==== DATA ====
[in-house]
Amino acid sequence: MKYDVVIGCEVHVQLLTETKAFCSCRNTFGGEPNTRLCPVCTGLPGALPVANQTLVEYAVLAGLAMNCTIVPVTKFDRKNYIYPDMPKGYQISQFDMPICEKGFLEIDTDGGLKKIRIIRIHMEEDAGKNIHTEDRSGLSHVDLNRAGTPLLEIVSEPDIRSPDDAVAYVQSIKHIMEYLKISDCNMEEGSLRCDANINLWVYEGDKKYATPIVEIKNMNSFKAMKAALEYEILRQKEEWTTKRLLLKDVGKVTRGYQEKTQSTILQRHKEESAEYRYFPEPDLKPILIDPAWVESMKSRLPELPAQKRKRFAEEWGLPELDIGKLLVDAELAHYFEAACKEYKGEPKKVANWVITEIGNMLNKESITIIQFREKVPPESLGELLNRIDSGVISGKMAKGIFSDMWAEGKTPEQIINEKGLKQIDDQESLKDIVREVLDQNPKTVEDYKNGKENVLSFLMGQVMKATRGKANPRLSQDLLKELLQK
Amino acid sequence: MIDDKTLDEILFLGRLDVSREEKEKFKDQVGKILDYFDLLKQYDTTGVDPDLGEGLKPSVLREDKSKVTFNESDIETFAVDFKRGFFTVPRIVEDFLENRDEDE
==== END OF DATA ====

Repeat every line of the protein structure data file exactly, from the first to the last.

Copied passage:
[in-house]
Amino acid sequence: MKYDVVIGCEVHVQLLTETKAFCSCRNTFGGEPNTRLCPVCTGLPGALPVANQTLVEYAVLAGLAMNCTIVPVTKFDRKNYIYPDMPKGYQISQFDMPICEKGFLEIDTDGGLKKIRIIRIHMEEDAGKNIHTEDRSGLSHVDLNRAGTPLLEIVSEPDIRSPDDAVAYVQSIKHIMEYLKISDCNMEEGSLRCDANINLWVYEGDKKYATPIVEIKNMNSFKAMKAALEYEILRQKEEWTTKRLLLKDVGKVTRGYQEKTQSTILQRHKEESAEYRYFPEPDLKPILIDPAWVESMKSRLPELPAQKRKRFAEEWGLPELDIGKLLVDAELAHYFEAACKEYKGEPKKVANWVITEIGNMLNKESITIIQFREKVPPESLGELLNRIDSGVISGKMAKGIFSDMWAEGKTPEQIINEKGLKQIDDQESLKDIVREVLDQNPKTVEDYKNGKENVLSFLMGQVMKATRGKANPRLSQDLLKELLQK
Amino acid sequence: MIDDKTLDEILFLGRLDVSREEKEKFKDQVGKILDYFDLLKQYDTTGVDPDLGEGLKPSVLREDKSKVTFNESDIETFAVDFKRGFFTVPRIVEDFLENRDEDE